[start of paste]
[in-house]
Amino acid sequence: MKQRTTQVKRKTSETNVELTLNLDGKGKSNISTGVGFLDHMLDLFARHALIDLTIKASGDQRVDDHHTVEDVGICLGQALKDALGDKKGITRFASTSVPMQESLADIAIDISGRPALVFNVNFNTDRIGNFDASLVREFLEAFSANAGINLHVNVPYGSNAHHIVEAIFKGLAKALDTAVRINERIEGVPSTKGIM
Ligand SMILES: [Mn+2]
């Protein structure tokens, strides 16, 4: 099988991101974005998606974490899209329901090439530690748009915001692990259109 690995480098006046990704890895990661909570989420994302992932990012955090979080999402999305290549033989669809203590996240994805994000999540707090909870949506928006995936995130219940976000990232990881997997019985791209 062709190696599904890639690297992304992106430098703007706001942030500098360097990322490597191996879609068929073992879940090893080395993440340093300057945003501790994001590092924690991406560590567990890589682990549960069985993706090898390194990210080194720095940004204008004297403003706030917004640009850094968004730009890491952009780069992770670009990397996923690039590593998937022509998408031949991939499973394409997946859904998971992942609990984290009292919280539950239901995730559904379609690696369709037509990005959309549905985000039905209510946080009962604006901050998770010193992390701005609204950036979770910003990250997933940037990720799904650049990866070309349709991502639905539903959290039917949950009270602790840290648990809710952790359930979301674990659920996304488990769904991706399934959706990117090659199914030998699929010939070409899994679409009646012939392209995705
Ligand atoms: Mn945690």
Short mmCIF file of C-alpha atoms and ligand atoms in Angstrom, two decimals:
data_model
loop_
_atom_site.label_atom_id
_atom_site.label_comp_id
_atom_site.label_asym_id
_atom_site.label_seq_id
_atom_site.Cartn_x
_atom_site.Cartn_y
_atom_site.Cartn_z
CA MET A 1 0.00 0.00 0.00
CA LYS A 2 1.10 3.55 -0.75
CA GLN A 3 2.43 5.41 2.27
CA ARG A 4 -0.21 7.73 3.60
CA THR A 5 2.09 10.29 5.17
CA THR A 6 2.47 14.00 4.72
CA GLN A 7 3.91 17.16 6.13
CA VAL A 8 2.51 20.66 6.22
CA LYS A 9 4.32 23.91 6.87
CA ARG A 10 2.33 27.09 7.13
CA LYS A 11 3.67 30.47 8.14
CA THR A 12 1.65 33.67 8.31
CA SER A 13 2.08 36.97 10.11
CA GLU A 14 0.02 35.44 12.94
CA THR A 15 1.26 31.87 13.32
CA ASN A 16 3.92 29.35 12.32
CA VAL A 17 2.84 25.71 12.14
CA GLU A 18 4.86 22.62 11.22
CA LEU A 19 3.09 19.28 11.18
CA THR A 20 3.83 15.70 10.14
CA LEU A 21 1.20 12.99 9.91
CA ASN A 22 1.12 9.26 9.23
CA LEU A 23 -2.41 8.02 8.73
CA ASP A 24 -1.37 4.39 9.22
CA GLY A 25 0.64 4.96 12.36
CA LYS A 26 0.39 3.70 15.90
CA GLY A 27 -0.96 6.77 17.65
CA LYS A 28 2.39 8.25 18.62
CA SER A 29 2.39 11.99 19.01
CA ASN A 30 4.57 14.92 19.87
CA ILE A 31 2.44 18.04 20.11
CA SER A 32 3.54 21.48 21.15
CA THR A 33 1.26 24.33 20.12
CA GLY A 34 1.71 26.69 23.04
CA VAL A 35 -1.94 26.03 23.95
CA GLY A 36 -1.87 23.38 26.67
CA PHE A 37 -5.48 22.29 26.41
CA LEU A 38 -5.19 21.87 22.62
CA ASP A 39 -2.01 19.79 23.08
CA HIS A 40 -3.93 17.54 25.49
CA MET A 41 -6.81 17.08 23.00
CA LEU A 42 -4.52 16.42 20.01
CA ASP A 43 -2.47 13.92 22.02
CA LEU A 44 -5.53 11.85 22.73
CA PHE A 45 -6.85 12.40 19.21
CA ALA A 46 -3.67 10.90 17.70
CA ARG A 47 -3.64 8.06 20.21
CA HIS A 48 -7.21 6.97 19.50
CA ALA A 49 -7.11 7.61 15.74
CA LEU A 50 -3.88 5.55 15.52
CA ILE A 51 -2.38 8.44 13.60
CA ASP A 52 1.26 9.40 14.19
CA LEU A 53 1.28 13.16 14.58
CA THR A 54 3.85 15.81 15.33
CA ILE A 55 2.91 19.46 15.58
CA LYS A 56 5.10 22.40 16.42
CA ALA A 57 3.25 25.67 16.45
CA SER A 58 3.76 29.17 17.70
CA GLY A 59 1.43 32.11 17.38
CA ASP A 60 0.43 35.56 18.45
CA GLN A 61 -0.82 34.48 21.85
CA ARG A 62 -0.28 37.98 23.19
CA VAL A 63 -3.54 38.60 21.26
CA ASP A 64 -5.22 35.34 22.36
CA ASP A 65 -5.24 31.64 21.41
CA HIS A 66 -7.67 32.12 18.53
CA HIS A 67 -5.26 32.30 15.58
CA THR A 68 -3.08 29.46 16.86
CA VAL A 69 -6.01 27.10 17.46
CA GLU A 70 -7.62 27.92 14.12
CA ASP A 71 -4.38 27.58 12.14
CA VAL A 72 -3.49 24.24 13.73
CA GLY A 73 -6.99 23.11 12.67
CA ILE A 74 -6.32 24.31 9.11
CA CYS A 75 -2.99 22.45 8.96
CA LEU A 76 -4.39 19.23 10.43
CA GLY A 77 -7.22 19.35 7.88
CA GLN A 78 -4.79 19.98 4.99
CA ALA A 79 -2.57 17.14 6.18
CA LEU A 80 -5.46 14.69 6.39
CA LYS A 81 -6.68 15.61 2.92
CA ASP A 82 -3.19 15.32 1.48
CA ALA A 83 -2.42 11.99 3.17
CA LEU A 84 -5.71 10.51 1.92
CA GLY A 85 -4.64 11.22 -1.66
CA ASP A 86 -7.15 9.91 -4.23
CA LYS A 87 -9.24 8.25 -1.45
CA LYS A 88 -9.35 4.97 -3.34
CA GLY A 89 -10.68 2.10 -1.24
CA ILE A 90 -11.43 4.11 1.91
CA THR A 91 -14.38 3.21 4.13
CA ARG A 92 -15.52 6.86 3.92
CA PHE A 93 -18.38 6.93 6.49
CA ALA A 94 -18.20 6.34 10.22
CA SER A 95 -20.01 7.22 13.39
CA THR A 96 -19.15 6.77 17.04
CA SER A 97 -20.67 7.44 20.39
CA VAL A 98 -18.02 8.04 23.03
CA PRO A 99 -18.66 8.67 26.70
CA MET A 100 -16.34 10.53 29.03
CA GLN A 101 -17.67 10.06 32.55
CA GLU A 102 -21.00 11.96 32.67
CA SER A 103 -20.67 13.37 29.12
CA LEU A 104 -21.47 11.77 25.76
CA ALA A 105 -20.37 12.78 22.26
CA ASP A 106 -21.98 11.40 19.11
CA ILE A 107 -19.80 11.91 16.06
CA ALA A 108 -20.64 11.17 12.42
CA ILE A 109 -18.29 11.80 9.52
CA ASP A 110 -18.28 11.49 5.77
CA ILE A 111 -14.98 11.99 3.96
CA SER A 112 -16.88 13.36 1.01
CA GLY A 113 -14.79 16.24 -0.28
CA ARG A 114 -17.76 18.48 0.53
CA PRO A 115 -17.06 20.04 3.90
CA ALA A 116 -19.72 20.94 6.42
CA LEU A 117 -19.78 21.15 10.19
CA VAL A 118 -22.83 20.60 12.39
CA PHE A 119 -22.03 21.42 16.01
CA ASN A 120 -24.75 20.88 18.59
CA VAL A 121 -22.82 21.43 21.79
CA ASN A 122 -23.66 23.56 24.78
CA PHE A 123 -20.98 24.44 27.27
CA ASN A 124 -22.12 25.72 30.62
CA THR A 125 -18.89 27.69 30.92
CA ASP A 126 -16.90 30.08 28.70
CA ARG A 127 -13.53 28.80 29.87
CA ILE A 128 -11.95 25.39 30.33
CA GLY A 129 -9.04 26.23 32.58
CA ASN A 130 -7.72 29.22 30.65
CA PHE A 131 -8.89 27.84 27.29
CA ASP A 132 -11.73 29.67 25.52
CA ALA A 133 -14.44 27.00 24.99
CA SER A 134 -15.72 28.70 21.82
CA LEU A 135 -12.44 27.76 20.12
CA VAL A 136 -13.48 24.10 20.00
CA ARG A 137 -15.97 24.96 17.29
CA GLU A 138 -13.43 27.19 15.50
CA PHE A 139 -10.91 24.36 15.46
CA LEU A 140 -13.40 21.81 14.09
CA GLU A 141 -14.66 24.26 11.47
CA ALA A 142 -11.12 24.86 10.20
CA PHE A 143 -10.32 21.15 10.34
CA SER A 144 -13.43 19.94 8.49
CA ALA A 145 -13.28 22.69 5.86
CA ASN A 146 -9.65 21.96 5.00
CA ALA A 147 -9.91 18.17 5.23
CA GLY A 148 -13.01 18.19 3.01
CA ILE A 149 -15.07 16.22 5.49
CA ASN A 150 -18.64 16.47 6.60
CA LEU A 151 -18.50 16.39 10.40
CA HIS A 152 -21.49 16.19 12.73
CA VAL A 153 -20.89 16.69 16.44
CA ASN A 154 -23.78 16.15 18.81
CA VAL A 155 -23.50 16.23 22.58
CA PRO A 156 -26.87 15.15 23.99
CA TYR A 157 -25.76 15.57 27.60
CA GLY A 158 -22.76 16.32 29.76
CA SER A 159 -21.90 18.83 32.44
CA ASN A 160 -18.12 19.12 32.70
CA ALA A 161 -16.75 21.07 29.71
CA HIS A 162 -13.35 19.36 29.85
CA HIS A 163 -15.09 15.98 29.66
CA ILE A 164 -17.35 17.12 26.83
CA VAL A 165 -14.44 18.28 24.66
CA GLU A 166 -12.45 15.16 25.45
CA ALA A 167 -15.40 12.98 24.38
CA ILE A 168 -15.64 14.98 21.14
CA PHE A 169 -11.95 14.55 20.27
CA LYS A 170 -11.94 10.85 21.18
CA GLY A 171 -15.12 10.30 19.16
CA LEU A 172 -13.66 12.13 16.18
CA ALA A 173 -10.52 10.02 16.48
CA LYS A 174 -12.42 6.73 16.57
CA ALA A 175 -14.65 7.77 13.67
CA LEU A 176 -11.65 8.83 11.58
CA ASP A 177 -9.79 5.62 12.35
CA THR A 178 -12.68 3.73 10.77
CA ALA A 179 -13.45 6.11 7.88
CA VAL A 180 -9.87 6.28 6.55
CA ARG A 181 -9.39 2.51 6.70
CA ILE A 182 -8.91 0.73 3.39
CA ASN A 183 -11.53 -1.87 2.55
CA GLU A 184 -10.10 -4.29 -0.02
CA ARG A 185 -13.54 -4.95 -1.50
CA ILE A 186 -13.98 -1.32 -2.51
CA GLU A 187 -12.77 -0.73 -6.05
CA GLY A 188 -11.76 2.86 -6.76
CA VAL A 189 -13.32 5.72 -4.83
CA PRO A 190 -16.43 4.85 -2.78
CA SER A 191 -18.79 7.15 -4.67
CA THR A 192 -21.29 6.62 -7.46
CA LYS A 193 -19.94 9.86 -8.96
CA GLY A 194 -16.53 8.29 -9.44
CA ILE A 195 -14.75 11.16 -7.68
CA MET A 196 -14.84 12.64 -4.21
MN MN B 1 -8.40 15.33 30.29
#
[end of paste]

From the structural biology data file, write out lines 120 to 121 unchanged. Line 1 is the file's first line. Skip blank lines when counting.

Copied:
CA ALA A 105 -20.37 12.78 22.26
CA ASP A 106 -21.98 11.40 19.11